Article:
23. Joe Schoen, Giants

It’s usually a good thing to make the playoffs in your first season as general manager — unless it forces you to pay Daniel Jones. Joe Schoen took his Danny Dimes medicine and the results were predictably disastrous even before Jones’ 2023 season-ending torn ACL. That debacle has the G-Men in a 2024 holding pattern as they wait for Jones’ contract to come off the books in 2025, though Schoen has done a decent job building up the defense. Bobby Okereke was a strong 2023 free agent signing while Brian Burns was an elite spring 2024 acquisition. Schoen also invested in the offensive line with affordable Jon Runyan and Jermaine Eluemunor deals, and he made the easy call to select Malik Nabers No. 5 overall in the draft. Schoen’s pins are being set up. It’s just going to take someone other than Jones to knock them down in 2025. Schoen will have to choose wisely on the free agent/draft/trade acquisition that will go on to define his tenure.

24. Ran Carthon, Titans

The winner of the latest power struggle in the Titans’ front office, Ran Carthon immediately set about undoing Mike Vrabel’s team-building philosophy. He brought in a chip off the ol’ Sean McVay coaching block via Zac Taylor in Brian Callahan and proceeded to modernize the offense at warp speed. Derrick Henry was allowed to walk in free agency, Tony Pollard was added to catch backfield passes alongside Tyjae Spears, and Calvin Ridley and Tyler Boyd were signed to supplement DeAndre Hopkins and provide an actual receiver corps. Quarterback remains a problem with Will Levis, but Carthon has given Callahan license to at least attempt to pass. Levis has been promised more drop-backs and *gasp* first-down attempts. Should the second-year pro not prove up to the challenge, Mason Rudolph is a decent insurance policy. The blocking will be improved with free agent addition Lloyd Cushenberry and No. 7 overall pick JC Latham. Not mentioned there is the defense, a rag-tag group that had been held together by Vrabel. Even more so than quarterback, that could prove to be Carthon’s 2024 undoing, but he has proven to be a man of action who will address those issues in 2025 as long as he gets another season. There is every reason to believe he will be back for this team in transition.

25. Monti Ossenfort, Cardinals

The waiting is the hardest part, but it’s never for as long as you might imagine in the NFL. Monti Ossenfort’s first year on the Cardinals job was a largely quarterback-less affair where the entire franchise was simply waiting for Kyler Murray’s return and what draft pick they might land. It was No. 4 overall and Marvin Harrison Jr., removing another obstacle to this team’s evolution. They are going to learn once and for all in 2024 whether Murray has the right stuff. No more injuries, Kliff Kingsbury, or supporting cast excuses. Just, is the quarterback any good or not? If he is, Ossenfort could have a surprise contender, one he can further enhance in 2025. If not, next offseason will be all about finding the right triggerman for MHJ and co.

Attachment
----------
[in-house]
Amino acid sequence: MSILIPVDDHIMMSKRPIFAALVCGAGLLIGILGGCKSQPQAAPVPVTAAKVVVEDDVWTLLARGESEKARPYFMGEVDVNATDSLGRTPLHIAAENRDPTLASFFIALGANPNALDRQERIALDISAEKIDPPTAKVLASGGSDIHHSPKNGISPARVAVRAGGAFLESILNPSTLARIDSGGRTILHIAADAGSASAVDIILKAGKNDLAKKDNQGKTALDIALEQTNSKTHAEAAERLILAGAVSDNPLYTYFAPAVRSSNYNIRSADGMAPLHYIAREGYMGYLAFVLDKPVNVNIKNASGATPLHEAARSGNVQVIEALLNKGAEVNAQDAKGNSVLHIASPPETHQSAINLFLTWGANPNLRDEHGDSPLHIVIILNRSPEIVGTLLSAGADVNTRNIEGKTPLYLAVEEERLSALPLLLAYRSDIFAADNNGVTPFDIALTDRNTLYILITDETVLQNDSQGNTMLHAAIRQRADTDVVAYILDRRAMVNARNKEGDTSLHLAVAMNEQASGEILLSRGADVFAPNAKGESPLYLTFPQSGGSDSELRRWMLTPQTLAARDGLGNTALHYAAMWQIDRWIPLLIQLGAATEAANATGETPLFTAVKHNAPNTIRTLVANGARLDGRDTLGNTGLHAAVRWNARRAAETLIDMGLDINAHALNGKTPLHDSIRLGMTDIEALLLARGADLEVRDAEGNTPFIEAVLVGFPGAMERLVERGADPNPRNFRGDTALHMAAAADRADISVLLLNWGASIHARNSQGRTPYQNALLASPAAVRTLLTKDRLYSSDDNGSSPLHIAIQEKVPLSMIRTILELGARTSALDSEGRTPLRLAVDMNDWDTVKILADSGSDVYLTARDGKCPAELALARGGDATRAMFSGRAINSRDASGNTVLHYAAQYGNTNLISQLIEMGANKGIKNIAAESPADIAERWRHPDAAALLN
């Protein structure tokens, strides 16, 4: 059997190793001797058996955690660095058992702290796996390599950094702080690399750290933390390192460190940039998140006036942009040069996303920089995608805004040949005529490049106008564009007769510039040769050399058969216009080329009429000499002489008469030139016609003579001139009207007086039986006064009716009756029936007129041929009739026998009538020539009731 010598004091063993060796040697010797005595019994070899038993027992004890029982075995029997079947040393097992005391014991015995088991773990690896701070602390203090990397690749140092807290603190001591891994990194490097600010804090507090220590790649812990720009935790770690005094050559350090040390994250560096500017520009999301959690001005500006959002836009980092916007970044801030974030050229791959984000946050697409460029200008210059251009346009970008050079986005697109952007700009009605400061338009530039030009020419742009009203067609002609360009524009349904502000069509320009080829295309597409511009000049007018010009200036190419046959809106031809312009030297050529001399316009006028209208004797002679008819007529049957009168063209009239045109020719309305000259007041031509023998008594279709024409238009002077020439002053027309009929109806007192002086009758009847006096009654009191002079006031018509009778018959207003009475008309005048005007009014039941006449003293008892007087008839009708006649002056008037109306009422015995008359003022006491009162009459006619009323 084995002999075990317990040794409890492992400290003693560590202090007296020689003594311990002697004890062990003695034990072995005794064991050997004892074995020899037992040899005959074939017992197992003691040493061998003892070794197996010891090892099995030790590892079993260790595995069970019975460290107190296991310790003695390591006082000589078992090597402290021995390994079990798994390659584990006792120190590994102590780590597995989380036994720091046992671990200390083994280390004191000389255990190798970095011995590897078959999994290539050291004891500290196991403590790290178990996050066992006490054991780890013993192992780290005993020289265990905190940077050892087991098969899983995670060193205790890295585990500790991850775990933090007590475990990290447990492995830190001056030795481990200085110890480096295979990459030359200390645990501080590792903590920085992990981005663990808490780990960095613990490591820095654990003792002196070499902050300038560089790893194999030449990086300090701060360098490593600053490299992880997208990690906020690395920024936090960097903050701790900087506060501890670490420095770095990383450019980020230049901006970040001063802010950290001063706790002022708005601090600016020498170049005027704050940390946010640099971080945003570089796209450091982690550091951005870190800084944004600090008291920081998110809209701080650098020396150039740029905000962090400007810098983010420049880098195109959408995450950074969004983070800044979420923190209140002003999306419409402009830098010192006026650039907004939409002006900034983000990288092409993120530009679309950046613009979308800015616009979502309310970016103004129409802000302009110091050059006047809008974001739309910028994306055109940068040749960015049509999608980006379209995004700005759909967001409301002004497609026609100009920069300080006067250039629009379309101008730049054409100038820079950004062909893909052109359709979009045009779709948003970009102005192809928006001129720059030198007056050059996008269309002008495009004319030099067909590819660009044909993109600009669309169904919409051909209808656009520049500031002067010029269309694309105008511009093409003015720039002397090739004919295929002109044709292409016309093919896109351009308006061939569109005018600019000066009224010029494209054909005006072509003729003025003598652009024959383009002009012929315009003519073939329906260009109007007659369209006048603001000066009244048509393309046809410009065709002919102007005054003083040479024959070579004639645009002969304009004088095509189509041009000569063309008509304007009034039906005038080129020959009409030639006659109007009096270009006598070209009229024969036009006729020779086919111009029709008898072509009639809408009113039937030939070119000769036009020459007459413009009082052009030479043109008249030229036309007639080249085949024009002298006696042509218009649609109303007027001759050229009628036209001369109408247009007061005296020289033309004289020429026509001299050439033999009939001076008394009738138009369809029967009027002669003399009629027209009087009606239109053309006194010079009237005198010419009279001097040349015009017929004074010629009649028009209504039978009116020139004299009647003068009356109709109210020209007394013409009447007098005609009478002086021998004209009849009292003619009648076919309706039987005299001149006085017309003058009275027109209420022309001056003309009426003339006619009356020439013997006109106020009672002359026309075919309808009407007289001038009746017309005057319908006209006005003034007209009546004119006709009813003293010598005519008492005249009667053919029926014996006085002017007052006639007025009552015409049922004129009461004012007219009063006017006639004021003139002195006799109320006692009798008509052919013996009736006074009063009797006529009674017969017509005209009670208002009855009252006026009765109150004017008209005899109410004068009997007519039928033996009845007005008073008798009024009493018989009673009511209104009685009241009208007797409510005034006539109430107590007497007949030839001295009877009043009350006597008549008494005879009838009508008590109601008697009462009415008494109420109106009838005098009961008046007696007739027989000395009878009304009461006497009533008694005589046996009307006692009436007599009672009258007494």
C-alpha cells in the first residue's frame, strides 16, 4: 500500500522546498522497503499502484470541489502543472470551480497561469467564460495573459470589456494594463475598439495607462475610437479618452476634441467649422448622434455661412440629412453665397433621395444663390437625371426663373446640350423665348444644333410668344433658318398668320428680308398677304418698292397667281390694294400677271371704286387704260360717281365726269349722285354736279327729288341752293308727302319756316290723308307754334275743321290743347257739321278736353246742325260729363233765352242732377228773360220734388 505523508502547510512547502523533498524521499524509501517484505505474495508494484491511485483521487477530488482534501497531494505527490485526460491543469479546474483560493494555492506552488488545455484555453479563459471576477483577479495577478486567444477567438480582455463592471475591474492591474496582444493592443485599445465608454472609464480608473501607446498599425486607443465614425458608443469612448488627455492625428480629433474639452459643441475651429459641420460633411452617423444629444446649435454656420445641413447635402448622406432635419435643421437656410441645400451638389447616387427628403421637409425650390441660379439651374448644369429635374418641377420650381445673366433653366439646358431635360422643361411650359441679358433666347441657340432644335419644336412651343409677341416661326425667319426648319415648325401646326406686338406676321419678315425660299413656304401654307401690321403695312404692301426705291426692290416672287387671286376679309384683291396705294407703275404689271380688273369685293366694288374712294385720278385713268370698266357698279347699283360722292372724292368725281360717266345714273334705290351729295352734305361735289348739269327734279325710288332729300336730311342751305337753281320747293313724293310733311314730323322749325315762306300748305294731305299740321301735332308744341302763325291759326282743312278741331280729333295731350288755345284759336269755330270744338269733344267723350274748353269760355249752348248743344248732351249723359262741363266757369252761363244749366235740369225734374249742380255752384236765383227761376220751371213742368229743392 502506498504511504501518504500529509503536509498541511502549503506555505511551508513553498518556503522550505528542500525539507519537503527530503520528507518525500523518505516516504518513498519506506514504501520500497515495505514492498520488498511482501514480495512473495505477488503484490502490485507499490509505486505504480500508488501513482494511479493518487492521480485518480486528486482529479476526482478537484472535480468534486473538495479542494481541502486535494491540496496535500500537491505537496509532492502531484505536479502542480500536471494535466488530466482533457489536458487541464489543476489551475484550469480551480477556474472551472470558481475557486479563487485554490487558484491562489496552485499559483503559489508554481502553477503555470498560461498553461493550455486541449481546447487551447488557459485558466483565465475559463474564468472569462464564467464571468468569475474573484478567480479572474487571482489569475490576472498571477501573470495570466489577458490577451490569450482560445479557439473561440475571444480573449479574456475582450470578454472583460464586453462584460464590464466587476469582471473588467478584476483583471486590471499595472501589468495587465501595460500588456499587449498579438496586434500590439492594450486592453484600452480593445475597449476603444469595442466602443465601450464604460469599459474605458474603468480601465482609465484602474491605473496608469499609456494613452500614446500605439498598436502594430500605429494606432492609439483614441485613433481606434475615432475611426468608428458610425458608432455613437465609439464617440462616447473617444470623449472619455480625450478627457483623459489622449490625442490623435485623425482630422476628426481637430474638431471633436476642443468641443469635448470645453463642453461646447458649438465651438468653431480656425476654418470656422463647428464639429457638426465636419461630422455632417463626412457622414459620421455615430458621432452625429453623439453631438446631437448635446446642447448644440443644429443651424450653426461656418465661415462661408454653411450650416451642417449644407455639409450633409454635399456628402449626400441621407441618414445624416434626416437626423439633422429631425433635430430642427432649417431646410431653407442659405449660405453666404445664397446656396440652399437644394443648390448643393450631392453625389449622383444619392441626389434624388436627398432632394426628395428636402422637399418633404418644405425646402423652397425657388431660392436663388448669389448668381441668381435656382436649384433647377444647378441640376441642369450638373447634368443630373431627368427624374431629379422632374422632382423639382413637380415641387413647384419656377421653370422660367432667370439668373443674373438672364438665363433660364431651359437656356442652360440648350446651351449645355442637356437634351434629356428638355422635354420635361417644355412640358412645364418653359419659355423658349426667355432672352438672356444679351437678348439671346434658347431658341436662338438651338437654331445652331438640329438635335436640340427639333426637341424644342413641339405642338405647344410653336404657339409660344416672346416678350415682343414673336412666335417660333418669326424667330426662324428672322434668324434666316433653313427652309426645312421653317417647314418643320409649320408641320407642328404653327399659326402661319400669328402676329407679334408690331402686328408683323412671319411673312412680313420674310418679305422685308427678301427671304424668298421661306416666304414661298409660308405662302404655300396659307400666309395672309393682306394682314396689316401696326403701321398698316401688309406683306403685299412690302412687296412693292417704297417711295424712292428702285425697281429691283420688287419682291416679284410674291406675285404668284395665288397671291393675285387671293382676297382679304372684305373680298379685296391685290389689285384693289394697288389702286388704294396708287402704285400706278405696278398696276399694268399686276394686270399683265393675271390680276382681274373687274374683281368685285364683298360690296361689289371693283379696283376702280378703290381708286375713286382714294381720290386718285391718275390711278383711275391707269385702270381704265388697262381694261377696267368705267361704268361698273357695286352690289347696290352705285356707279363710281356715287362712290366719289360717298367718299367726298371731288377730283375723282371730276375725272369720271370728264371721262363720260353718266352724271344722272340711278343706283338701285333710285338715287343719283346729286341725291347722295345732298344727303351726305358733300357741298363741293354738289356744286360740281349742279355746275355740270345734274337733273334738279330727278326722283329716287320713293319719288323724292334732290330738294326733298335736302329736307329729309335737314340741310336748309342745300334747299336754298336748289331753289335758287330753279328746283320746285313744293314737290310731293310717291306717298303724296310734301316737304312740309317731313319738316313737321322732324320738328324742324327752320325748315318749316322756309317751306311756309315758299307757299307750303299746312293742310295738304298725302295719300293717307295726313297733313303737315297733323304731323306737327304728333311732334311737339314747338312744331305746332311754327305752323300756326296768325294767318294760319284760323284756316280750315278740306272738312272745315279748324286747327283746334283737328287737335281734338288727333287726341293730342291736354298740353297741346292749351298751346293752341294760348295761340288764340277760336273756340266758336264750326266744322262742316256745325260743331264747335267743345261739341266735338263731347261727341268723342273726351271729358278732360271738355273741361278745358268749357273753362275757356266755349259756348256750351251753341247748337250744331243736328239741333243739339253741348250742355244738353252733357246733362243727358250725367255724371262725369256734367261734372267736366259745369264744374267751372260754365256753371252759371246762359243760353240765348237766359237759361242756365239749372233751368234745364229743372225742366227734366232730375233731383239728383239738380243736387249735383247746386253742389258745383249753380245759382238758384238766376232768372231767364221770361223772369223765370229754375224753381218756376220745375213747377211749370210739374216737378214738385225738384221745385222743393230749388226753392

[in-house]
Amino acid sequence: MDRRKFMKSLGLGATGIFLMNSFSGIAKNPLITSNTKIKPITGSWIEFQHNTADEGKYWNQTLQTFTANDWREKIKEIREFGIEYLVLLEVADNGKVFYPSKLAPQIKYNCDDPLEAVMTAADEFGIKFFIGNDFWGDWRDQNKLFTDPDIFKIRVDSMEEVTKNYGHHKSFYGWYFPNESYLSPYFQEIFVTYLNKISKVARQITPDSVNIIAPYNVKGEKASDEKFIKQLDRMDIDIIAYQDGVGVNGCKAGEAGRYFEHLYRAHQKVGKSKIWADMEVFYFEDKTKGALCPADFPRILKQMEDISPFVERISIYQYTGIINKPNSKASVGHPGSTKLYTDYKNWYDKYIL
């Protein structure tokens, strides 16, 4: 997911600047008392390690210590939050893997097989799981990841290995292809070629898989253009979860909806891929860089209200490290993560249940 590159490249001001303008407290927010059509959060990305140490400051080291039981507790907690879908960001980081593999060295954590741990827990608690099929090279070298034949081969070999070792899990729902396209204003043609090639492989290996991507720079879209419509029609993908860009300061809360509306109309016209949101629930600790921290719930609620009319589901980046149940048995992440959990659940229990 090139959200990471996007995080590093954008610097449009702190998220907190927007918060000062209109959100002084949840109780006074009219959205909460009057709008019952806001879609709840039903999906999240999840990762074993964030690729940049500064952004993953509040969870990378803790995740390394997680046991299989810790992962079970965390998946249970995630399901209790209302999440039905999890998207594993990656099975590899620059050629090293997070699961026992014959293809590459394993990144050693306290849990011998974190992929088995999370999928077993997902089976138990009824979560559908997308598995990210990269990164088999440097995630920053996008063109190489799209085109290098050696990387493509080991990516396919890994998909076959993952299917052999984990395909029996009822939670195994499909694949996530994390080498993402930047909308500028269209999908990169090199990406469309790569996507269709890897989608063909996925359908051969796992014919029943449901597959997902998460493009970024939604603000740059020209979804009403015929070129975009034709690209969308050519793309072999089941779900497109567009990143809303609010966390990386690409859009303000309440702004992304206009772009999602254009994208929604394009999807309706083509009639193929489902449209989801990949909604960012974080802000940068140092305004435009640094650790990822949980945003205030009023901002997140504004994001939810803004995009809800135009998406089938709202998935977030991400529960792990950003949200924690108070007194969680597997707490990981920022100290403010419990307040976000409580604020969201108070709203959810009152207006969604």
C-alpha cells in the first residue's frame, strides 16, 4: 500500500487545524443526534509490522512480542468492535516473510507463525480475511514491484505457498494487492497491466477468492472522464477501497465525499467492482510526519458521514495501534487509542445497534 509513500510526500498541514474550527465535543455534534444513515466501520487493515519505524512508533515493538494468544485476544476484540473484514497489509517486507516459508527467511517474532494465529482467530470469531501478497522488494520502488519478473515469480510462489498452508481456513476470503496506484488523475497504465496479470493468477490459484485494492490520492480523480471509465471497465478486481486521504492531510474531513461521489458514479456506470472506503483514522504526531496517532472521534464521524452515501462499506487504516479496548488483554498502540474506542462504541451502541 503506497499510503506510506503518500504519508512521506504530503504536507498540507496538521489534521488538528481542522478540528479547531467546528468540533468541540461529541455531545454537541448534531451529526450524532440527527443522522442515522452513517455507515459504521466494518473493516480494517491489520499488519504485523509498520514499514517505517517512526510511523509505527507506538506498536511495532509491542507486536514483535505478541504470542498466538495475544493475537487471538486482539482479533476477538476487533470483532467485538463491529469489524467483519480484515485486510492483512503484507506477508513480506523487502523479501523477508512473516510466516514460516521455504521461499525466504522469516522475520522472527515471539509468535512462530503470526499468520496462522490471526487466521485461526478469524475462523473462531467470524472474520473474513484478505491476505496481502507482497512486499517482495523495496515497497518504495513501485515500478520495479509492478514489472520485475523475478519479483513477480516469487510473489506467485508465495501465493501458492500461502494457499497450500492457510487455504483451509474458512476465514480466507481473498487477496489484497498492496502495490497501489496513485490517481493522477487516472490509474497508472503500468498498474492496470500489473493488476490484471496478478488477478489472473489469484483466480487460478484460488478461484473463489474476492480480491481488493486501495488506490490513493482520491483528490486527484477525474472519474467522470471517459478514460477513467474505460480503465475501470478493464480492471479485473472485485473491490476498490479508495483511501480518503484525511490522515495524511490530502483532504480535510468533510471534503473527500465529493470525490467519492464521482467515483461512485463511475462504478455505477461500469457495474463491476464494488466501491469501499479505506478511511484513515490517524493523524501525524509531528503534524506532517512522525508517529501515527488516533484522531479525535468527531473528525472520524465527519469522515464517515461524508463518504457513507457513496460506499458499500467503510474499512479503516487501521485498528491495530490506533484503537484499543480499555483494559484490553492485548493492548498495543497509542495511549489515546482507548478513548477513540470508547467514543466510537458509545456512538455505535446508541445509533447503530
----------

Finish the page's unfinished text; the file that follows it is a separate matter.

26. George Paton, Broncos

I don’t know if George Paton is any good. I also don’t know if he’s really even the GM anymore. Sean Payton’s salary, history and comments certainly suggest he’s the one now running the shop. Whoever has the keys is overseeing an operation that’s gone 20-31 since Paton arrived three seasons ago. Big moves have been the story. So far, none of them have worked. Russell Wilson flopped as hard as any quarterback in recent memory. Payton went 8-9 his first year on the job. The next — and potentially last for Paton — big gambit is No. 12 overall QB Bo Nix. That would be the same Bo Nix who is already 24 years old and played more snaps in college than Joe Burrow has in the pros. It’s a Hail Mary, which you could argue is ironic since that is decidedly not Nix’s style. He’s a PaytonPlayer™ to the Nth degree. Screens, check-downs, quick-outs. If you are skeptical that’s the kind of game that’s going to save a front office, well, you’re not alone. It’s all very tricky for Paton, who will be the first to go if Payton’s ploy fails and maybe even if it works. No one is more devoted to “his guys” than Payton, and Paton isn’t one of them. So the road is fraught either way. Paton’s job will still be a whole lot safer with 10-11 2024 victories.

27. Trent Baalke, Jaguars

2013 was the last time a Trent Baalke roster finished more than a game above .500. That’s when he had a coach by the name of Jim Harbaugh. Baalke chased Harbs back to the NCAA and muddled through a 7-25 post-Harbaugh record before bumbling into the role of Urban Meyer’s personnel man in Jacksonville. After the duo inaugurated their partnership with a draft where they apparently equated Travis Etienne with Kadarius Toney, Meyer returned to his FOX Sports sinecure and Baalke used a No. 1 overall selection on Travon Walker. Although hardly a disaster, Walker hasn’t exactly had the looks of a future franchise edge rusher. It’s not just Walker. Baalke’s 2023 class appears exceptionally light on playmakers despite 13 total picks. Baalke has prevented complete roster collapse with surprisingly effective free agent expenditures, including Christian Kirk, Evan Engram, Darious Williams and Foyesade Oluokun. He added trade acquisition Arik Armstead to the picture this spring. The spending has provided a baseline but little ceiling, which is a necessity since Baalke infamously pursues ceiling at all cost in the draft. If he doesn’t finally get some in 2024, it will be someone else’s turn to maximize Trevor Lawrence’s potential in 2025.